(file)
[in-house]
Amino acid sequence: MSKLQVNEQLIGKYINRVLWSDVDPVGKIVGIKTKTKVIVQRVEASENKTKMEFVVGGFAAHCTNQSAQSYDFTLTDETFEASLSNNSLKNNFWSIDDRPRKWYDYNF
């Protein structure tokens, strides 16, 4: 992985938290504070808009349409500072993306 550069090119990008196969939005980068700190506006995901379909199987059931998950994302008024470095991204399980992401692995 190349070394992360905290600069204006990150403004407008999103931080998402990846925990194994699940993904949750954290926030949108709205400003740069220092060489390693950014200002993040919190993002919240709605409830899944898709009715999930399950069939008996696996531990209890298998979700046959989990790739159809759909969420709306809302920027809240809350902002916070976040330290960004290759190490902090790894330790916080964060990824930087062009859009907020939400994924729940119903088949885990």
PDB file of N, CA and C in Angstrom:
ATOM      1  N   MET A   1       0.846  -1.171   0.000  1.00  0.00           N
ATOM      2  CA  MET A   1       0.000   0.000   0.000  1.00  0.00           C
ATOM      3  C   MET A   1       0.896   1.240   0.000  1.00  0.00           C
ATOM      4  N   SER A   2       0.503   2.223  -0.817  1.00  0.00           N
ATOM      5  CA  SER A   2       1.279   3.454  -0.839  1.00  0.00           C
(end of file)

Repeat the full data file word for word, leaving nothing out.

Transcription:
[in-house]
Amino acid sequence: MSKLQVNEQLIGKYINRVLWSDVDPVGKIVGIKTKTKVIVQRVEASENKTKMEFVVGGFAAHCTNQSAQSYDFTLTDETFEASLSNNSLKNNFWSIDDRPRKWYDYNF
């Protein structure tokens, strides 16, 4: 992985938290504070808009349409500072993306 550069090119990008196969939005980068700190506006995901379909199987059931998950994302008024470095991204399980992401692995 190349070394992360905290600069204006990150403004407008999103931080998402990846925990194994699940993904949750954290926030949108709205400003740069220092060489390693950014200002993040919190993002919240709605409830899944898709009715999930399950069939008996696996531990209890298998979700046959989990790739159809759909969420709306809302920027809240809350902002916070976040330290960004290759190490902090790894330790916080964060990824930087062009859009907020939400994924729940119903088949885990």
PDB file of N, CA and C in Angstrom:
ATOM      1  N   MET A   1       0.846  -1.171   0.000  1.00  0.00           N
ATOM      2  CA  MET A   1       0.000   0.000   0.000  1.00  0.00           C
ATOM      3  C   MET A   1       0.896   1.240   0.000  1.00  0.00           C
ATOM      4  N   SER A   2       0.503   2.223  -0.817  1.00  0.00           N
ATOM      5  CA  SER A   2       1.279   3.454  -0.839  1.00  0.00           C